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20 Amazing Canned Pumpkin Recipes You Can Make This Fall

20 Amazing Canned Pumpkin Recipes You Can Make This Fall

Just this week I had pumpkin pancakes and pumpkin bread, and boy were they delicious. It may seem like I have a bit too much of the orange stuff in my diet, but cut me some slack. It is fall, after all! Rather than go against the grain, why not jump on board the pumpkin bandwagon and see what all the fuss is about? Below are some cool canned pumpkin recipes you can whip up in no time. Pick one, put it together, and serve it to your friends or significant other. I’m sure they’ll be super impressed! (Just as a note: all listed items have a link to the recipe in the description.) Happy pumpkin eating!

1. Pumpkin pancakes

20ATYCMWCPTF#1

    I mentioned this in the intro, so you knew it would be here. It’s really easy to make, which is good considering how delicious it is. Click here for the recipe!

    2. Pumpkin parfait

    20ATYCMWCPTF#2

      It’s like your standard Greek yogurt/fruit mixture, except this time the fruit is exchanged with pumpkin. Best of all, it seems like it’s pretty easy to whip up so long as you have some Greek yogurt and a can of pumpkin lying around.

      3. Pumpkin pudding

      20ATYCMWCPTF#3

        I like pudding, and I like pumpkin. Why not combine the two? This recipe calls for freshly cubed pumpkin, but I’m sure the stuff in the can works just as well.

        4. Pumpkin alfredo

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        20ATYCMWCPTF#4

          How simple! Just mix a bit of butter, a cup of pumpkin, a cup of cream, and voila! The perfect fall Alfredo sauce. I’ll admit that this one is a bit strange, but it probably tastes good.

          5. Pumpkin oatmeal bars

          20ATYCMWCPTF#5

            Why spend money on granola bars when you can make your own? You’ll need oats, pumpkin, and some peanut butter to add a bit of a sweet kick.

            6. Pumpkin butter

            20ATYCMWCPTF#6

              I’ve heard of honey butter, peanut butter, and almond butter, but this one was new to me. It’s great as a spread for breads!

              7. Pumpkin dinner rolls

              20ATYCMWCPTF#7

                For Thanksgiving this year, spice up your rolls with a bit of pumpkin. They actually look quite delicious.

                8. Pumpkin spice latte

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                20ATYCMWCPTF#8

                  Ah, my favorite. The perfect pumpkin spice latte is better than vanilla or any other flavor I’ve tried. Give it a go for yourself!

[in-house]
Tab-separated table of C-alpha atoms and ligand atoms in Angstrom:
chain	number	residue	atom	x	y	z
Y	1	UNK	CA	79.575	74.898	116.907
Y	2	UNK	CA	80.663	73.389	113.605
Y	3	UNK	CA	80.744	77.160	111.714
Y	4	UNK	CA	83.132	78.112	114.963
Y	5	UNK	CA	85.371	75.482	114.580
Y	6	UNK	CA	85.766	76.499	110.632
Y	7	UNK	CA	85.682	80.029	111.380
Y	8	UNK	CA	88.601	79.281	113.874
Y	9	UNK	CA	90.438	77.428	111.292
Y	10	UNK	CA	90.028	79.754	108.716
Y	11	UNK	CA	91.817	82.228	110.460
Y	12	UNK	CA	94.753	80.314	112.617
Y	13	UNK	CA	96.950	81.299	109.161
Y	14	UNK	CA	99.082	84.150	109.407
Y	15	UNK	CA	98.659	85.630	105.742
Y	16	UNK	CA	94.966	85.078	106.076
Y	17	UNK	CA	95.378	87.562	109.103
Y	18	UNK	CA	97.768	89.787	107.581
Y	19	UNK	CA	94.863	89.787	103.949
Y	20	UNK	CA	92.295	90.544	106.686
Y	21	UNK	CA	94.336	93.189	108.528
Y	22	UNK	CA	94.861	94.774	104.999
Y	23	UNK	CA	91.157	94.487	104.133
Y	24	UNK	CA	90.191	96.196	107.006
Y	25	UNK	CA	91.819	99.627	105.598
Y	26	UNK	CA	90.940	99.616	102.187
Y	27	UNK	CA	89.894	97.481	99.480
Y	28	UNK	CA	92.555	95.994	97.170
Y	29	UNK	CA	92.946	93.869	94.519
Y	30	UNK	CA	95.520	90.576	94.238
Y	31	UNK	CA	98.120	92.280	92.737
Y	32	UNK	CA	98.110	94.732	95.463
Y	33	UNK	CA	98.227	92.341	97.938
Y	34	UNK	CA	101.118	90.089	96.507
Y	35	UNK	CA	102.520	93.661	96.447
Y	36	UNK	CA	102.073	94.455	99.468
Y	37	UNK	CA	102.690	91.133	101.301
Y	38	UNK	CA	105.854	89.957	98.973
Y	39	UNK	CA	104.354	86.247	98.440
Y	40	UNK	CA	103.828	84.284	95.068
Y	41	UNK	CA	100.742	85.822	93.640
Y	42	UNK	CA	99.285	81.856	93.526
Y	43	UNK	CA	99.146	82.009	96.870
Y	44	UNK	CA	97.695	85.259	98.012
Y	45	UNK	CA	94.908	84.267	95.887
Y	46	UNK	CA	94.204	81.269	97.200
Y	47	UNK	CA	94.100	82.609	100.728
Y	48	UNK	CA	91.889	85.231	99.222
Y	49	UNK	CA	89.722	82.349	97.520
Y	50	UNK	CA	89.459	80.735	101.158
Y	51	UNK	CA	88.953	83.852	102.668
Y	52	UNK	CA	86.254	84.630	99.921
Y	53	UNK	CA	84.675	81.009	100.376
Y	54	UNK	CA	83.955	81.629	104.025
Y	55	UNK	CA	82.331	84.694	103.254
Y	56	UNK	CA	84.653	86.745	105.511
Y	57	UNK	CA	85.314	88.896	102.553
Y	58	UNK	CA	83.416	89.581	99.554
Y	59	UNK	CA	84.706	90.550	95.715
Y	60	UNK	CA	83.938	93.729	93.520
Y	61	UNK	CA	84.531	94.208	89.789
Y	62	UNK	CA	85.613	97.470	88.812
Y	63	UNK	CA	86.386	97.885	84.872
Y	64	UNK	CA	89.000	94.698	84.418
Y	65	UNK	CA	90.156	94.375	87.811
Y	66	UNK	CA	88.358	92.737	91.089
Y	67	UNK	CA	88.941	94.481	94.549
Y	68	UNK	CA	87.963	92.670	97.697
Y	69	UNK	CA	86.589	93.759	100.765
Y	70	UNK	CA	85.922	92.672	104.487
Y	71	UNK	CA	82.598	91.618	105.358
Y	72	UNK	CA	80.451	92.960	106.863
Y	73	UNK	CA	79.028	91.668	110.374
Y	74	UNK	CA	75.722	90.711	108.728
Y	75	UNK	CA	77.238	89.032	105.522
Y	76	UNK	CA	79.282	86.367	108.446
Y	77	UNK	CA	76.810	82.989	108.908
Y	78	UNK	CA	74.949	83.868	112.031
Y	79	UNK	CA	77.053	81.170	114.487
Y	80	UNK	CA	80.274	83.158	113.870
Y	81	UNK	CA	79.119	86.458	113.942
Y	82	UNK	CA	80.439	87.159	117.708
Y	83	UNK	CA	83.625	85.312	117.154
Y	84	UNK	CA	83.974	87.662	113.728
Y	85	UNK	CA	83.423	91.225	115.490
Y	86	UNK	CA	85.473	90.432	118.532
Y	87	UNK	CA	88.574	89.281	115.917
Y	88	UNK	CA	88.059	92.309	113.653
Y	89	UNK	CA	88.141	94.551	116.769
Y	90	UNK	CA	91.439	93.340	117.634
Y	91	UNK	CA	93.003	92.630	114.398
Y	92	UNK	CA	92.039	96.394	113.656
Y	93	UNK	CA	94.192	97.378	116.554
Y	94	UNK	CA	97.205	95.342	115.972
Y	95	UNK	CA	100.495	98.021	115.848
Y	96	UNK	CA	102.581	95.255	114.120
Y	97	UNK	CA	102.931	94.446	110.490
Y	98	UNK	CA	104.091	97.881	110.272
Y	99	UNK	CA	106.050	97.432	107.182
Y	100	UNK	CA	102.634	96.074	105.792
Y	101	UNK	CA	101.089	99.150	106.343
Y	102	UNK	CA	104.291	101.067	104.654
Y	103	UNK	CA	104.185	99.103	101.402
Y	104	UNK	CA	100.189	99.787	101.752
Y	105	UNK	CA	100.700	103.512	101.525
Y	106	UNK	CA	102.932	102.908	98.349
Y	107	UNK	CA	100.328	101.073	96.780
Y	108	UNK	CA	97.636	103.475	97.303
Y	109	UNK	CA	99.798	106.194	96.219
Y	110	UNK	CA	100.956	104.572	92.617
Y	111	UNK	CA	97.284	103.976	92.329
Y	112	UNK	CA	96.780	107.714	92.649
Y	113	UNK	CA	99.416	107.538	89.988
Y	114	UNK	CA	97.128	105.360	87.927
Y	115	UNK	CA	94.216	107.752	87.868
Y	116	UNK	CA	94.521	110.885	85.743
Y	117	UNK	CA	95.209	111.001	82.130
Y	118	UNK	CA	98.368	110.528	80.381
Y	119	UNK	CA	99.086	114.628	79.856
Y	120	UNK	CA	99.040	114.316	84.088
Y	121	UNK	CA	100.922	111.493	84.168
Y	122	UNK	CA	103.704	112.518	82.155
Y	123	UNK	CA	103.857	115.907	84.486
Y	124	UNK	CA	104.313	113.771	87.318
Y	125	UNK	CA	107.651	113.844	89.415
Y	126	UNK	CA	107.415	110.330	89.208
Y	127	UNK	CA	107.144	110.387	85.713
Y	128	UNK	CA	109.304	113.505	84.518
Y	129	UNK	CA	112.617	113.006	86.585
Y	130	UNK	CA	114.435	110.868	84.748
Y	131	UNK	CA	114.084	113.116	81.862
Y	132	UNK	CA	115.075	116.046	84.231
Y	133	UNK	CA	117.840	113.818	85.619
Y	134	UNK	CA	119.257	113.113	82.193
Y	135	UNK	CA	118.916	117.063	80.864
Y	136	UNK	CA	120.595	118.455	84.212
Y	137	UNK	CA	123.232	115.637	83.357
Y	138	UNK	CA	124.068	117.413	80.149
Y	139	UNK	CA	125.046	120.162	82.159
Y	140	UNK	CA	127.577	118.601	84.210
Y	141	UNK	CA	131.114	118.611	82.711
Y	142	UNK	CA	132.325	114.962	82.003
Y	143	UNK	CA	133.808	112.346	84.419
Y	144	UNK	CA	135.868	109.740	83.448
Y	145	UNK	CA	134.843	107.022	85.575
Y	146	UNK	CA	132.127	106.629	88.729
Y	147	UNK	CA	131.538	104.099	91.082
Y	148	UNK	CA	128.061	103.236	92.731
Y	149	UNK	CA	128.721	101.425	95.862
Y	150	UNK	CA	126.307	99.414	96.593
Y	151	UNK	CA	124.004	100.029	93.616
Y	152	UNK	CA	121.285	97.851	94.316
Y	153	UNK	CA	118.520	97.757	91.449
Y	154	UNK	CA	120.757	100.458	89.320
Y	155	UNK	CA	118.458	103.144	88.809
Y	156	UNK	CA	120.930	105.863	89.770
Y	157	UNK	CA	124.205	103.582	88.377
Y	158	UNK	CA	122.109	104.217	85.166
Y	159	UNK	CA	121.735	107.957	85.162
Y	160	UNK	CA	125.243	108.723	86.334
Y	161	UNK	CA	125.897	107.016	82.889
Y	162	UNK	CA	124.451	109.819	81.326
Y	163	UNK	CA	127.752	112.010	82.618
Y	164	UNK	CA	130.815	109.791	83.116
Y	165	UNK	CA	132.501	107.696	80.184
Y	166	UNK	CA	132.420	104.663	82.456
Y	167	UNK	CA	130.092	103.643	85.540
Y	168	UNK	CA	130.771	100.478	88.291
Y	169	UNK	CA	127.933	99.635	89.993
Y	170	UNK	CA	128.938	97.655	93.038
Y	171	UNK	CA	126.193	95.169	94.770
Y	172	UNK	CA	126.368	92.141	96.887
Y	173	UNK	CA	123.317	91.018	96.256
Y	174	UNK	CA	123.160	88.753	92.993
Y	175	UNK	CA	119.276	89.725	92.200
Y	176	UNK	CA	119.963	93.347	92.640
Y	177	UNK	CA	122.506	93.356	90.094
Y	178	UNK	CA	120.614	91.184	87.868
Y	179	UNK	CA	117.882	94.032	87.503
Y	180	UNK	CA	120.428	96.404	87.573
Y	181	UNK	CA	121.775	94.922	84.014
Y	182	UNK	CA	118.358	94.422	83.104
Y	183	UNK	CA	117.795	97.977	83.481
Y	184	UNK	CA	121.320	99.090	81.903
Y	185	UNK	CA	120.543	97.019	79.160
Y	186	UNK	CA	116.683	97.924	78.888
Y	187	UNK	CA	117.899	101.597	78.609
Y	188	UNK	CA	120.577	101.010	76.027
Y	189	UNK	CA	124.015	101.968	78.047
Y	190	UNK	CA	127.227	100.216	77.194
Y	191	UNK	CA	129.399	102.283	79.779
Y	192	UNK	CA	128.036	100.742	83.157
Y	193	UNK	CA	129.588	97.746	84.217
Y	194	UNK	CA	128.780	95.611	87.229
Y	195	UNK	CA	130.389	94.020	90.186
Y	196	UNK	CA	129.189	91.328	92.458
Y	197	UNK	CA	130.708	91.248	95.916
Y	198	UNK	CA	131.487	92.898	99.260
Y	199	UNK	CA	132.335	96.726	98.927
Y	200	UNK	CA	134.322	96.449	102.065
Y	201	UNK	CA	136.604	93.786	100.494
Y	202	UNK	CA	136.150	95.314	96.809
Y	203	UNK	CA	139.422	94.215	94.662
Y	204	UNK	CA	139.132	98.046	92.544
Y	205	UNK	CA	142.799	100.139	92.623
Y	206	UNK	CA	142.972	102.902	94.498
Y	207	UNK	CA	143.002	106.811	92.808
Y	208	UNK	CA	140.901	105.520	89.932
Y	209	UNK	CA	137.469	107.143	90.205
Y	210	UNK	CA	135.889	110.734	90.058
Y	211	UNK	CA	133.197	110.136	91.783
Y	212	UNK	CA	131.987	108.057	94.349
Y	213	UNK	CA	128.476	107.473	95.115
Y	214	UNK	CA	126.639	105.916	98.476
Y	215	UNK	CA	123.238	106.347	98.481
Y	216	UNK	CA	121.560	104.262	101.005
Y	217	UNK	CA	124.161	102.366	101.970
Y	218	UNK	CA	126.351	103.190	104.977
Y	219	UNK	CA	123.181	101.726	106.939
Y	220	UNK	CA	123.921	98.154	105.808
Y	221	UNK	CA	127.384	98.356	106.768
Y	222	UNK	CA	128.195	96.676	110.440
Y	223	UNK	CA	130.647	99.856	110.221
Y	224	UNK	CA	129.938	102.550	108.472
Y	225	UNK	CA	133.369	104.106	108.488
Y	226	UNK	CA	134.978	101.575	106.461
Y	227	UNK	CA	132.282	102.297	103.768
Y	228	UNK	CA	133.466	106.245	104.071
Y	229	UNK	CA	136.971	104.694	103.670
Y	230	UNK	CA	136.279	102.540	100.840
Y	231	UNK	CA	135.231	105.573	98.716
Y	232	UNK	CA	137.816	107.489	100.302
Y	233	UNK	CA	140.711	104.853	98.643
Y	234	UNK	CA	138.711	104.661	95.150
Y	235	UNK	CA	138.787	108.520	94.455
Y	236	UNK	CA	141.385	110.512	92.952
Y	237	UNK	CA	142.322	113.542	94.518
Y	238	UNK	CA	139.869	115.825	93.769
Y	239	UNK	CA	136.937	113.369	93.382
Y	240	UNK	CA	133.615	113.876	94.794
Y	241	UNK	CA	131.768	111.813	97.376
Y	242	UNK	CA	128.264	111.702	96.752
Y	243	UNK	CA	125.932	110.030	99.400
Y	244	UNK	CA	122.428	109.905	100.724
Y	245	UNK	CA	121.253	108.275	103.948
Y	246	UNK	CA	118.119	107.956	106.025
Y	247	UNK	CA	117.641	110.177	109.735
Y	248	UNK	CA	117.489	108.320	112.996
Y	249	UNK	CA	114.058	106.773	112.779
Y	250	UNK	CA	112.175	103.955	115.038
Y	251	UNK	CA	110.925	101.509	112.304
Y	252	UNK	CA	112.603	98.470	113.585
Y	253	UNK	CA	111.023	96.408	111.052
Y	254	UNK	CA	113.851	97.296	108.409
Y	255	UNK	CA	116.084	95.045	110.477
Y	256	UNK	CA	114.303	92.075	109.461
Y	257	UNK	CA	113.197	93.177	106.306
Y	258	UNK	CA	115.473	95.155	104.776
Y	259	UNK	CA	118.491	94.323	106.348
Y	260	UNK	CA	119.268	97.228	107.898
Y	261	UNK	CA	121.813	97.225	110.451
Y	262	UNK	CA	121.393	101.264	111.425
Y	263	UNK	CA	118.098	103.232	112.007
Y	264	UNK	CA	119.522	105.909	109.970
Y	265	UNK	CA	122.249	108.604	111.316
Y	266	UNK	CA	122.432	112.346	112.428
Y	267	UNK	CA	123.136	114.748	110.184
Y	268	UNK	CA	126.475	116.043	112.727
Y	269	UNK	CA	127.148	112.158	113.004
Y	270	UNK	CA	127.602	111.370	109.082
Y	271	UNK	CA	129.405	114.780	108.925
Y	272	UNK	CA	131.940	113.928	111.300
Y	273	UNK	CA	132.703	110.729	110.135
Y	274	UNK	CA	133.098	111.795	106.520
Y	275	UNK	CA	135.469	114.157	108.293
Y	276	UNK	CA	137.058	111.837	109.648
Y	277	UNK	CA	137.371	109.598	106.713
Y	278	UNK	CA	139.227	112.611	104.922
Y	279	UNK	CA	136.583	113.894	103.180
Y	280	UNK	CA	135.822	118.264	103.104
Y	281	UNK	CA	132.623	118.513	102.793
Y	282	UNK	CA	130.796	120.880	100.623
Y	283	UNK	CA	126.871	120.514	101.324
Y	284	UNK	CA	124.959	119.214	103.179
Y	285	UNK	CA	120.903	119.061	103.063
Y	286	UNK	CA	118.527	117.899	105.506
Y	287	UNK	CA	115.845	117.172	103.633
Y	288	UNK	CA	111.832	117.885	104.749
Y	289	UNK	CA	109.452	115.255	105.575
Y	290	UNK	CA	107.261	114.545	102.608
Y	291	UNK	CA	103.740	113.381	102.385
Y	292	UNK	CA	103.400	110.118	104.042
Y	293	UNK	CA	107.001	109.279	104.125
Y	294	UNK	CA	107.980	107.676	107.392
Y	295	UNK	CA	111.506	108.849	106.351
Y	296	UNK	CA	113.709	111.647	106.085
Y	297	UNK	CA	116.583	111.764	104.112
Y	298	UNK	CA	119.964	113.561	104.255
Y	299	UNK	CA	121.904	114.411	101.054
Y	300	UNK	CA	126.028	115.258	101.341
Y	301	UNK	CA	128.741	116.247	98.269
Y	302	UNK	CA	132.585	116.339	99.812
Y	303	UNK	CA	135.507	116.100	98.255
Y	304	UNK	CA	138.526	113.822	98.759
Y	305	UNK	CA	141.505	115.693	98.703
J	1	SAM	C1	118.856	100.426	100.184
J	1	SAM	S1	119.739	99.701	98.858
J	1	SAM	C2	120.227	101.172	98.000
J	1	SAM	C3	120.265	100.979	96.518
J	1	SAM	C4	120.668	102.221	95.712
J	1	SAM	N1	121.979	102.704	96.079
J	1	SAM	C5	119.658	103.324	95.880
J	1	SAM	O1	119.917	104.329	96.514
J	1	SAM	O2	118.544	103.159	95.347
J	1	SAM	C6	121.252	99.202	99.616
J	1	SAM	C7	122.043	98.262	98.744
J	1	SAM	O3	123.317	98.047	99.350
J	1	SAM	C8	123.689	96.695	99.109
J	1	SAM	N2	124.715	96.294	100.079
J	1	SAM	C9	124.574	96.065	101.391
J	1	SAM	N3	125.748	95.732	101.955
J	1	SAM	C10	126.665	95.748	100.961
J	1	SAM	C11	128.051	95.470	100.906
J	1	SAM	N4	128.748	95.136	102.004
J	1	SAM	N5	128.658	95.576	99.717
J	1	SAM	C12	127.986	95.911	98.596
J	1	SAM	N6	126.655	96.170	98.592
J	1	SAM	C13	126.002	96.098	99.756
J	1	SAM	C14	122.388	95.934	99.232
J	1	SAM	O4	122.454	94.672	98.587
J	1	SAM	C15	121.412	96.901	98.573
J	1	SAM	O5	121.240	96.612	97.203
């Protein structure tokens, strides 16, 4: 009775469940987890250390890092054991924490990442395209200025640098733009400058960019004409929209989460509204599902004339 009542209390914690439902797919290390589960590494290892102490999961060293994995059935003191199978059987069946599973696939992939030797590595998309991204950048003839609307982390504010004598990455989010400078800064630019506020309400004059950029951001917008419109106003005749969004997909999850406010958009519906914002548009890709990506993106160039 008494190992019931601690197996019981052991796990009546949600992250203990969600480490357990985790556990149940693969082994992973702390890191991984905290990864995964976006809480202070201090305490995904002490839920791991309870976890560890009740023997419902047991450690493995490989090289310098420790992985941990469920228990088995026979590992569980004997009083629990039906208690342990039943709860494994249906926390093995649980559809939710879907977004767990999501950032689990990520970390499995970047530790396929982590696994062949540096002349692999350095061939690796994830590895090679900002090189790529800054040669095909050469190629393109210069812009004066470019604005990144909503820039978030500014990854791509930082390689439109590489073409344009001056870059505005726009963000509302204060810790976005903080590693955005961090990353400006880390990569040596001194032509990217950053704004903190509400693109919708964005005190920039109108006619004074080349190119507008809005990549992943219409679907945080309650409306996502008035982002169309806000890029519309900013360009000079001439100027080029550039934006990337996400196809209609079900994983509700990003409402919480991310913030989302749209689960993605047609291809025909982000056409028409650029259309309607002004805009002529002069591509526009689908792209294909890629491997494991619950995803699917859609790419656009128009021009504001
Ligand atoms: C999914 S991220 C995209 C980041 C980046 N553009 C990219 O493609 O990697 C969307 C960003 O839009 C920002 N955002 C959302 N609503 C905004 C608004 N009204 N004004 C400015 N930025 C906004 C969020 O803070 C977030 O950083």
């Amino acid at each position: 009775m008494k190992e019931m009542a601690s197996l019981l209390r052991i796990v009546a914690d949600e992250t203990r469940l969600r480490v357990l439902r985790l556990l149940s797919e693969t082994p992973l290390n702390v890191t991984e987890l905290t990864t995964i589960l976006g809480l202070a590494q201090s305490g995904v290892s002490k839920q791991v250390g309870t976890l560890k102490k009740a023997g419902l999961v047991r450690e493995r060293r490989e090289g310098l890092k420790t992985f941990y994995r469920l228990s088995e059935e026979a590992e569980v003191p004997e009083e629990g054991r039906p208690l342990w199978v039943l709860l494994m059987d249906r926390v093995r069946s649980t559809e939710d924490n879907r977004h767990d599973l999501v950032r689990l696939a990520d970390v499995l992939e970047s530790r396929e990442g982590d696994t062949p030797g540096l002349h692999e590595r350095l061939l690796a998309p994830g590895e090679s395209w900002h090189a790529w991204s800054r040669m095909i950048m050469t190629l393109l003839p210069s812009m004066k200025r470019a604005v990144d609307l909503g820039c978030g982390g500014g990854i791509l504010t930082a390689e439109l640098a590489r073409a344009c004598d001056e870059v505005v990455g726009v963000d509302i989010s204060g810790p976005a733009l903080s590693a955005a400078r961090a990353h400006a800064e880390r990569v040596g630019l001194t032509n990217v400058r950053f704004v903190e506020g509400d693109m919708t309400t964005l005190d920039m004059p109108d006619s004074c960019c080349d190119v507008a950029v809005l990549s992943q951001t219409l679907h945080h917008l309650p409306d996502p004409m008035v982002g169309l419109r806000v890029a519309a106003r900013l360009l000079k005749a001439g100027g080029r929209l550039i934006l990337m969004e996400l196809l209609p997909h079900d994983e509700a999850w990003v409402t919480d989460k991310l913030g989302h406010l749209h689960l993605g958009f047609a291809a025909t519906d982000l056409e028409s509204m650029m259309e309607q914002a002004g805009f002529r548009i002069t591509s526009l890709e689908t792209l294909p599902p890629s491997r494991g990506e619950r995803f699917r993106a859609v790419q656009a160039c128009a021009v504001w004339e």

9. Pumpkin wedges

                  20ATYCMWCPTF#9

                    Like potato wedges, but made out of pumpkin. It sounds a little offbeat to me, but I’d give it a try.

                    10. Pumpkin protein shake

                    20ATYCMWCPTF#10

                      What better way to recover after a run in the brisk fall air than with some protein and pumpkin?

                      11. Pumpkin cheesecake dip

                      20ATYCMWCPTF#11

                        I’ve never heard of cheesecake being used as a dip, but I guess that’s a thing. Looks like you just need some cottage cheese and a bit of pumpkin and you’re good to go.

                        12. Pumpkin mashed potatoes

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                        20ATYCMWCPTF#12

                          How simple. Just make mashed potatoes the way you normally would, but add a cup of pumpkin while you are doing the mashing.

                          13. Pumpkin hummus

                          20ATYCMWCPTF#13

                            Like the mashed potatoes, looks like you just make the standard hummus and add a few tablespoons of pumpkin into the mix. An easy way to impress your guests.

                            14. Pumpkin cookies

                            20ATYCMWCPTF#14

                              Mmm. This recipe calls for the use of Greek yogurt, so you know these are going to be some creamy cookies.

                              15. Pumpkin sherbert

                              20ATYCMWCPTF#15

                                I never really thought of pumpkin as being compatible with the tangy taste often associated with sherbert, but I guess it works!

                                16. Pumpkin risotto

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                                20ATYCMWCPTF#16

                                  Risotto: the thing people always fail making on the show “Hell’s Kitchen” while chef Gordon Ramsay glares at them. It might be complicated to make, but the result seems to be worth it.

                                  17. Pumpkin ravioli

                                  20ATYCMWCPTF#17

                                    I’m half Italian so I might be a little biased in wanting to try this dish. It looks like any old ravioli, except the ricotta cheese filling has a bit of pumpkin puree in it. Yum!

                                    18. Pumpkin bread

                                    20ATYCMWCPTF#18

                                      I referenced this in the intro, too, so I can vouch for its awesomeness. It makes for the perfect breakfast or in-between meal snack.

                                      19. Pumpkin fudge

                                      20ATYCMWCPTF#19

                                        Fudge is delicious, pumpkin is delicious; putting them together is just the natural thing to do.

                                        20. Pumpkin mustard

                                        20ATYCMWCPTF#20